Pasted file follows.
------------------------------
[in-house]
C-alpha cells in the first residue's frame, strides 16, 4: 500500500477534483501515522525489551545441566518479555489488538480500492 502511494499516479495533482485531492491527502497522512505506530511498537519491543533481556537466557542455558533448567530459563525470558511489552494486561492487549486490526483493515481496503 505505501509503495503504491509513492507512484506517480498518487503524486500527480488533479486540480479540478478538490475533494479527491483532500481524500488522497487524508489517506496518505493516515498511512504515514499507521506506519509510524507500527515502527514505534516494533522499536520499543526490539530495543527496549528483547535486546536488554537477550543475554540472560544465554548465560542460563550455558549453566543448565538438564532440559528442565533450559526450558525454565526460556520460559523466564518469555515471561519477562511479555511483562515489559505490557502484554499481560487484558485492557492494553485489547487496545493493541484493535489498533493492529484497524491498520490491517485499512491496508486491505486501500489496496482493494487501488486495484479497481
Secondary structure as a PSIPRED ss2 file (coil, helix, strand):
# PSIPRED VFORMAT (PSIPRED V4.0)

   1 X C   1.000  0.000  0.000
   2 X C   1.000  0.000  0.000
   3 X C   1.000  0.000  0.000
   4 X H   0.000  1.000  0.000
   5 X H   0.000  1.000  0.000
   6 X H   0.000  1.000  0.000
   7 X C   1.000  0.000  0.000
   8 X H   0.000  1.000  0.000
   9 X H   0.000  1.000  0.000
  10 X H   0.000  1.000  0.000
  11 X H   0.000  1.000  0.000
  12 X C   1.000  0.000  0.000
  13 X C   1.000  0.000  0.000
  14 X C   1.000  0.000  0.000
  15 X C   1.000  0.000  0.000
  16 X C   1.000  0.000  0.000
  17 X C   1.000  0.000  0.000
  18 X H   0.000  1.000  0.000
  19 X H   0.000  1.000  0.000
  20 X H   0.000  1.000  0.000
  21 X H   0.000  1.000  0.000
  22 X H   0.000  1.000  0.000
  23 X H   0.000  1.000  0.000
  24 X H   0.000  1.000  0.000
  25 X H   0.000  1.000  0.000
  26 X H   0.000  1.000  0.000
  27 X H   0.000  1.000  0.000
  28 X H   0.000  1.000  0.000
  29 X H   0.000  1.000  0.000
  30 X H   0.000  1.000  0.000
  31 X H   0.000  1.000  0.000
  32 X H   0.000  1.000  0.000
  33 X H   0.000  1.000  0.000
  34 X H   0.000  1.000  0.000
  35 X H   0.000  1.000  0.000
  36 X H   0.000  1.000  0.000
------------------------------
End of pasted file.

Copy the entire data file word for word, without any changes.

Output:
[in-house]
C-alpha cells in the first residue's frame, strides 16, 4: 500500500477534483501515522525489551545441566518479555489488538480500492 502511494499516479495533482485531492491527502497522512505506530511498537519491543533481556537466557542455558533448567530459563525470558511489552494486561492487549486490526483493515481496503 505505501509503495503504491509513492507512484506517480498518487503524486500527480488533479486540480479540478478538490475533494479527491483532500481524500488522497487524508489517506496518505493516515498511512504515514499507521506506519509510524507500527515502527514505534516494533522499536520499543526490539530495543527496549528483547535486546536488554537477550543475554540472560544465554548465560542460563550455558549453566543448565538438564532440559528442565533450559526450558525454565526460556520460559523466564518469555515471561519477562511479555511483562515489559505490557502484554499481560487484558485492557492494553485489547487496545493493541484493535489498533493492529484497524491498520490491517485499512491496508486491505486501500489496496482493494487501488486495484479497481
Secondary structure as a PSIPRED ss2 file (coil, helix, strand):
# PSIPRED VFORMAT (PSIPRED V4.0)

   1 X C   1.000  0.000  0.000
   2 X C   1.000  0.000  0.000
   3 X C   1.000  0.000  0.000
   4 X H   0.000  1.000  0.000
   5 X H   0.000  1.000  0.000
   6 X H   0.000  1.000  0.000
   7 X C   1.000  0.000  0.000
   8 X H   0.000  1.000  0.000
   9 X H   0.000  1.000  0.000
  10 X H   0.000  1.000  0.000
  11 X H   0.000  1.000  0.000
  12 X C   1.000  0.000  0.000
  13 X C   1.000  0.000  0.000
  14 X C   1.000  0.000  0.000
  15 X C   1.000  0.000  0.000
  16 X C   1.000  0.000  0.000
  17 X C   1.000  0.000  0.000
  18 X H   0.000  1.000  0.000
  19 X H   0.000  1.000  0.000
  20 X H   0.000  1.000  0.000
  21 X H   0.000  1.000  0.000
  22 X H   0.000  1.000  0.000
  23 X H   0.000  1.000  0.000
  24 X H   0.000  1.000  0.000
  25 X H   0.000  1.000  0.000
  26 X H   0.000  1.000  0.000
  27 X H   0.000  1.000  0.000
  28 X H   0.000  1.000  0.000
  29 X H   0.000  1.000  0.000
  30 X H   0.000  1.000  0.000
  31 X H   0.000  1.000  0.000
  32 X H   0.000  1.000  0.000
  33 X H   0.000  1.000  0.000
  34 X H   0.000  1.000  0.000
  35 X H   0.000  1.000  0.000
  36 X H   0.000  1.000  0.000